For four months leading up to Aug. 10, the last day for candidates to file paperwork to run in the Nov. 6 election, the Moss Landing Harbor District Board of Commissioners and staff sweated out a potential $600,000 to $800,000 tab to pay for elections. When Aug. 10 came and went and no one stepped forward to challenge three incumbents, they breathed a sigh of relief. No challengers meant there would be no election – bad for democracy but good for the budget.
“I’m obviously very relieved, because that represents one-quarter of our operating budget,” Harbormaster Linda McIntyre says. (The district is also facing a potential $1.5 million bill for dredging the harbor this year – a once-every-five-year chore to keep it passable for boats.)
The panic started in April when McIntyre received an estimate from the Monterey County Elections Department stating the district would potentially be charged between $6 to $8 per registered voter. Although the harbor is in North Monterey County, the district is geographically one of the largest special districts in the county, at 364 square miles, reaching southward past Salinas, and encompasses more than 100,000 registered voters. Salinas Valley Memorial Healthcare System rivals it in size geographically, and has 83,600 voters.
The last contested election in 2014 cost the Harbor District $150,000, or $1.81 per voter. “I do not understand how it could have jumped so high and created such a burden for a little entity like ours,” McIntyre says.
Math is not on the harbor district’s side. Monterey County Registrar of Voters Claudio Valenzuela says fees have not increased, but the issue is the number of contested seats and registered voters. Since 2014, there are an additional 12,000 registered voters in the harbor district. And that year, there was just one seat up for re-election, not three.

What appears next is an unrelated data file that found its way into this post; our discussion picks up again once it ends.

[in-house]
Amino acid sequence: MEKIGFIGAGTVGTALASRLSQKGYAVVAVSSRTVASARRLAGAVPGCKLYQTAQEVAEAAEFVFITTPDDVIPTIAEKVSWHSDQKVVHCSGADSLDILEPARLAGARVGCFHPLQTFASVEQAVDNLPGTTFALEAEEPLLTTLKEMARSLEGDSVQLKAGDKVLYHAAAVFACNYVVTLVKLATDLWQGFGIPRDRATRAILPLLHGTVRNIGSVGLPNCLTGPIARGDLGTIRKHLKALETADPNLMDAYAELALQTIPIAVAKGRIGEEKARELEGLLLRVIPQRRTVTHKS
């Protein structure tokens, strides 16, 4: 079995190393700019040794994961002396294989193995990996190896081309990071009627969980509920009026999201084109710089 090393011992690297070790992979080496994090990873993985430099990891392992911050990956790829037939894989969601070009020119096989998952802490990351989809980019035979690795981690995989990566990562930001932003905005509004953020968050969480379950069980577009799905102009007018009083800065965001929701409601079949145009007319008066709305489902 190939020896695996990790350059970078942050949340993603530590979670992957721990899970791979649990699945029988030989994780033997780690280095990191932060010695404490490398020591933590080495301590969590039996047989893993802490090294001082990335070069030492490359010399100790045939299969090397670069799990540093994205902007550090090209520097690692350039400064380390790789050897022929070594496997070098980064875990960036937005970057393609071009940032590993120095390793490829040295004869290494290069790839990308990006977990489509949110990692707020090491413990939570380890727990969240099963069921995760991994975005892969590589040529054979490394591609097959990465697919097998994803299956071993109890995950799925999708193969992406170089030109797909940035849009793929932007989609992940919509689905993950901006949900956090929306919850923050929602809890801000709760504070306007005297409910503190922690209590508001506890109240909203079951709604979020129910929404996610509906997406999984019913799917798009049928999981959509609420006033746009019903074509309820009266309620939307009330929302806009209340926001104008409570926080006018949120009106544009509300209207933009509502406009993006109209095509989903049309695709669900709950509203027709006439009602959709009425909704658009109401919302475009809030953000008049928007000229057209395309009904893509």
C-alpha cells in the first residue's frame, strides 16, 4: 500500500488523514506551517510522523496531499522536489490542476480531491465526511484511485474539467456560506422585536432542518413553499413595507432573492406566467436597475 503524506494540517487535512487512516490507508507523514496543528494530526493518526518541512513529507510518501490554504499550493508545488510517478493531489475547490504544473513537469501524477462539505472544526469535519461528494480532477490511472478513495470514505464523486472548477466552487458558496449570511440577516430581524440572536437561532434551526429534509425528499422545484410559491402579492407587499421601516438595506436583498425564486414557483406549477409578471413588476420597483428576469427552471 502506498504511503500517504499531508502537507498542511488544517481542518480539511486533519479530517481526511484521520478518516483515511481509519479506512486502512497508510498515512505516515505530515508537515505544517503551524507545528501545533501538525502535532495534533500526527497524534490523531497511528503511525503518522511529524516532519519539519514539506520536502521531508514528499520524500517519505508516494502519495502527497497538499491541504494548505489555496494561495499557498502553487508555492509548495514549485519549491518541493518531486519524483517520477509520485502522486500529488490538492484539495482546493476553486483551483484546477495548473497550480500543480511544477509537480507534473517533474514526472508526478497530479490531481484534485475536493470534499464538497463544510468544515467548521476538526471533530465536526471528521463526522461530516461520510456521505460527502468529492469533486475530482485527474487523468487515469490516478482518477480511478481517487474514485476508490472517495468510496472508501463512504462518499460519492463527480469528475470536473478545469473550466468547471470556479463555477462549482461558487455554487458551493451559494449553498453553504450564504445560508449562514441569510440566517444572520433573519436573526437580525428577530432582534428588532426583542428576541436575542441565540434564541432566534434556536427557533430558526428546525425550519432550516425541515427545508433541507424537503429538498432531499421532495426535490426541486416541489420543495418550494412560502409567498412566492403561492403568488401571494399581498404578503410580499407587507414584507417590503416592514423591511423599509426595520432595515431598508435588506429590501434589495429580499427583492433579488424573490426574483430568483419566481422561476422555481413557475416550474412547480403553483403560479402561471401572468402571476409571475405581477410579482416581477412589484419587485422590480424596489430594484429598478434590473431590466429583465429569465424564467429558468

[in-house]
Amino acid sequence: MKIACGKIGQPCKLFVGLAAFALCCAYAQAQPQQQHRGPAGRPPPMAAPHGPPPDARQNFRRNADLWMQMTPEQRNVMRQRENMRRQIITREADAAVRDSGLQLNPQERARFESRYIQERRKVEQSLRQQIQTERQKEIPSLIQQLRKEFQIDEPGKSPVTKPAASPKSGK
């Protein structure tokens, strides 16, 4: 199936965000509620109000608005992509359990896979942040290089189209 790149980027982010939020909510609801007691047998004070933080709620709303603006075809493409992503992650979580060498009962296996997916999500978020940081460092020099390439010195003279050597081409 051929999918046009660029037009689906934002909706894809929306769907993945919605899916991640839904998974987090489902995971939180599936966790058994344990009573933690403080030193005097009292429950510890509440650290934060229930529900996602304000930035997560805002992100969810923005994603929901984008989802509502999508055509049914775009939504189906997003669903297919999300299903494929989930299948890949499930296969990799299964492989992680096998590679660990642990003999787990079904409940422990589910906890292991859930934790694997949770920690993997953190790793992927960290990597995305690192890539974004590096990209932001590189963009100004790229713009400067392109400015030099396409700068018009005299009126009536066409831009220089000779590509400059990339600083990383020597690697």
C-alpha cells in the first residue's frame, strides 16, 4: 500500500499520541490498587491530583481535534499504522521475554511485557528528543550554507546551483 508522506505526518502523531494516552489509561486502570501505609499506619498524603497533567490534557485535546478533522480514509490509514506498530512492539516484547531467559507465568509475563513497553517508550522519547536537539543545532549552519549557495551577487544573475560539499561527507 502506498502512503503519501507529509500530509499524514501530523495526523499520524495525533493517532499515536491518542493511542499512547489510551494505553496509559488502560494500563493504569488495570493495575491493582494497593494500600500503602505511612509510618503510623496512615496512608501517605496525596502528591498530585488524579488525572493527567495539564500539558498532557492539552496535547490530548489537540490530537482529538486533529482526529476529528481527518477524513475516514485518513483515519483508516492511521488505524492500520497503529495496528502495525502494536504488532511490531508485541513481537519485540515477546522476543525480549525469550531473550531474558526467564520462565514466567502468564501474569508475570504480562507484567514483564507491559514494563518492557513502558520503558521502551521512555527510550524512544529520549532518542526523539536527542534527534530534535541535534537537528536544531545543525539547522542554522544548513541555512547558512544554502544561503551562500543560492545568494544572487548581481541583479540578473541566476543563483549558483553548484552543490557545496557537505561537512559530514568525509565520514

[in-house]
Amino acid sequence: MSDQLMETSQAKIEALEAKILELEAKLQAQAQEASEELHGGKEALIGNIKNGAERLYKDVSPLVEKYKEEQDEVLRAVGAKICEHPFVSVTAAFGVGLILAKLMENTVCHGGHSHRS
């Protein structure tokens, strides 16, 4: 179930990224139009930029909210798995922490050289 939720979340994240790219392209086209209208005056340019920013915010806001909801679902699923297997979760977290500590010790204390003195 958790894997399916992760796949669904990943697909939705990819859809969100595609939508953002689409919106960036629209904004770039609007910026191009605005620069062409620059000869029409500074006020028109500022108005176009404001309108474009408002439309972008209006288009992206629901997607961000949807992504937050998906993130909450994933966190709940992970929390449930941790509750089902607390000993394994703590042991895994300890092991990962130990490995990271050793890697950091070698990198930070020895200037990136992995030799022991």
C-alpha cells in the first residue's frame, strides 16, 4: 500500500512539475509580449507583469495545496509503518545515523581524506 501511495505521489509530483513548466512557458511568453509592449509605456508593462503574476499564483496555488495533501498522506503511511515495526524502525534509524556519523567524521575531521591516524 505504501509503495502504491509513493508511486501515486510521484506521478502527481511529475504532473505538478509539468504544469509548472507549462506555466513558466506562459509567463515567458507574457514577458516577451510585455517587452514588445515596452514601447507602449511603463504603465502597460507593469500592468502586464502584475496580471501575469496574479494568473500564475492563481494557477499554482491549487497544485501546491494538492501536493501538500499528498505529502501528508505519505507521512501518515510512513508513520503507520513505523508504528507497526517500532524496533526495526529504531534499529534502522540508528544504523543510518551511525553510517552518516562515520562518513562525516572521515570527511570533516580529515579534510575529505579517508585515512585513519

Cost varies depending on how much space candidate and ballot measure statements take up in voter guides. Some jurisdictions pay as much as $10 per voter.
“We can account for every penny we bill,” says Bella Lesik, management analyst for Monterey County Elections. Elections employees track their time by jurisdiction, and bill to recoup that cost. For work that supports the county’s entire election process and cannot be assessed to one entity, a formula divides the cost between all participating jurisdictions. “It is very complicated, but it’s ironclad,” Lesik says.
It takes the Elections Department six to eight months to prepare for an election. It prepares voting books and ballots in English and Spanish, as well as for the visually impaired. This year, there are 108 different books and a total of 256 unique ballots to cover individual precincts.
There is also security. Counting machines are kept in a locked room with limited employee access. The department’s network is monitored 24/7.
There are ways to reduce a special district’s costs, including limiting the length of candidate statements, or directing voters to a website.
“This is the fabric of democracy, to have representation by citizens on these boards,” Valenzuela says. “There’s a cost to it. It’s not free.”